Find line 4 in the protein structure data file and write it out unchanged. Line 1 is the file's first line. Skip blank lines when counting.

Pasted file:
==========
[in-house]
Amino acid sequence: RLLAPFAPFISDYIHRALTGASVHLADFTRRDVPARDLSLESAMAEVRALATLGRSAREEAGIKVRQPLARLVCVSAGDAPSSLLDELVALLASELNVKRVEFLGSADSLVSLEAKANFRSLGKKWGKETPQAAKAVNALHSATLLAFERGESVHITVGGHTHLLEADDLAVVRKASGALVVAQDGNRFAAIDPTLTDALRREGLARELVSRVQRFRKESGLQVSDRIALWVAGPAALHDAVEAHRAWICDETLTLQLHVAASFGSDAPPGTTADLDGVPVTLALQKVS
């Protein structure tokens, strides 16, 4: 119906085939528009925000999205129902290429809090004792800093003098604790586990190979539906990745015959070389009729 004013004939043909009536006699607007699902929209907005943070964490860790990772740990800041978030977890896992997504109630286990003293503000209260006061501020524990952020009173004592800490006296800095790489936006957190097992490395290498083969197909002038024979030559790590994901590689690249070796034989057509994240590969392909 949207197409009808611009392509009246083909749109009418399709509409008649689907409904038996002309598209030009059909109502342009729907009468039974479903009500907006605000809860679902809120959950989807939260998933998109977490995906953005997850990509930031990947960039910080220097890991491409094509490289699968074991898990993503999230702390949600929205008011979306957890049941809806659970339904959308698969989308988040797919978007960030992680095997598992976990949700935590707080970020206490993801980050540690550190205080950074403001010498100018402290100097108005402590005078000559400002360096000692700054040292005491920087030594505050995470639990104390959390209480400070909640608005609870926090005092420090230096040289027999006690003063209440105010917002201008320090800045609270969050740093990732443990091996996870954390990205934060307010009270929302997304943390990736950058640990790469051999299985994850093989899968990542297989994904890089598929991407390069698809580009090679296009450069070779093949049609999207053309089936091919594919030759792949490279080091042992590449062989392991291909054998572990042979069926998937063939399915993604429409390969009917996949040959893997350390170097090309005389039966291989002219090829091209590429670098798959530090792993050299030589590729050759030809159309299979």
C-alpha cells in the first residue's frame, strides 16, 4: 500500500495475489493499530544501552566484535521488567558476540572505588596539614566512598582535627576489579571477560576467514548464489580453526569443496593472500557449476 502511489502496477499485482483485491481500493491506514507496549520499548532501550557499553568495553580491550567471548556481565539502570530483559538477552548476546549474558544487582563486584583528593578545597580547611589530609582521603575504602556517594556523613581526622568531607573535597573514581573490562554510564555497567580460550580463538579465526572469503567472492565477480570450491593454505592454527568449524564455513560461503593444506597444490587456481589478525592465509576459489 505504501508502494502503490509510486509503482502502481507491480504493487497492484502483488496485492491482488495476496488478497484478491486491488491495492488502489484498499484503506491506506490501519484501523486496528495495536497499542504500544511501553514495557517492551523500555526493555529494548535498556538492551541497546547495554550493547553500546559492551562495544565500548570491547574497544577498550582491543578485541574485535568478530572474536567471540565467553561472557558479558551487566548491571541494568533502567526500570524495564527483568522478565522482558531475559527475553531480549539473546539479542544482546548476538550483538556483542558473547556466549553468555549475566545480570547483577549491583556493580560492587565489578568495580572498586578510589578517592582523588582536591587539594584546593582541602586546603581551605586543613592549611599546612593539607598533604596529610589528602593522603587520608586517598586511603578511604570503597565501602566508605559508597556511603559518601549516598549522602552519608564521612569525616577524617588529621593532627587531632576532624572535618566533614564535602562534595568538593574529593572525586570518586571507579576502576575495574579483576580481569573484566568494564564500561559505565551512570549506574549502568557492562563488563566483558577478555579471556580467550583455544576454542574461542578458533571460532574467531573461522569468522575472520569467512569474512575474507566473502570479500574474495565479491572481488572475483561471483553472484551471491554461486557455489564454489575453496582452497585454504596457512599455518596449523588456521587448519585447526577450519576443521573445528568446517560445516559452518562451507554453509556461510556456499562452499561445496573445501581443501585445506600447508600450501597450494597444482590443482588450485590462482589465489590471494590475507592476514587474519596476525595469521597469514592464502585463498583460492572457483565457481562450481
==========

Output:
C-alpha cells in the first residue's frame, strides 16, 4: 500500500495475489493499530544501552566484535521488567558476540572505588596539614566512598582535627576489579571477560576467514548464489580453526569443496593472500557449476 502511489502496477499485482483485491481500493491506514507496549520499548532501550557499553568495553580491550567471548556481565539502570530483559538477552548476546549474558544487582563486584583528593578545597580547611589530609582521603575504602556517594556523613581526622568531607573535597573514581573490562554510564555497567580460550580463538579465526572469503567472492565477480570450491593454505592454527568449524564455513560461503593444506597444490587456481589478525592465509576459489 505504501508502494502503490509510486509503482502502481507491480504493487497492484502483488496485492491482488495476496488478497484478491486491488491495492488502489484498499484503506491506506490501519484501523486496528495495536497499542504500544511501553514495557517492551523500555526493555529494548535498556538492551541497546547495554550493547553500546559492551562495544565500548570491547574497544577498550582491543578485541574485535568478530572474536567471540565467553561472557558479558551487566548491571541494568533502567526500570524495564527483568522478565522482558531475559527475553531480549539473546539479542544482546548476538550483538556483542558473547556466549553468555549475566545480570547483577549491583556493580560492587565489578568495580572498586578510589578517592582523588582536591587539594584546593582541602586546603581551605586543613592549611599546612593539607598533604596529610589528602593522603587520608586517598586511603578511604570503597565501602566508605559508597556511603559518601549516598549522602552519608564521612569525616577524617588529621593532627587531632576532624572535618566533614564535602562534595568538593574529593572525586570518586571507579576502576575495574579483576580481569573484566568494564564500561559505565551512570549506574549502568557492562563488563566483558577478555579471556580467550583455544576454542574461542578458533571460532574467531573461522569468522575472520569467512569474512575474507566473502570479500574474495565479491572481488572475483561471483553472484551471491554461486557455489564454489575453496582452497585454504596457512599455518596449523588456521587448519585447526577450519576443521573445528568446517560445516559452518562451507554453509556461510556456499562452499561445496573445501581443501585445506600447508600450501597450494597444482590443482588450485590462482589465489590471494590475507592476514587474519596476525595469521597469514592464502585463498583460492572457483565457481562450481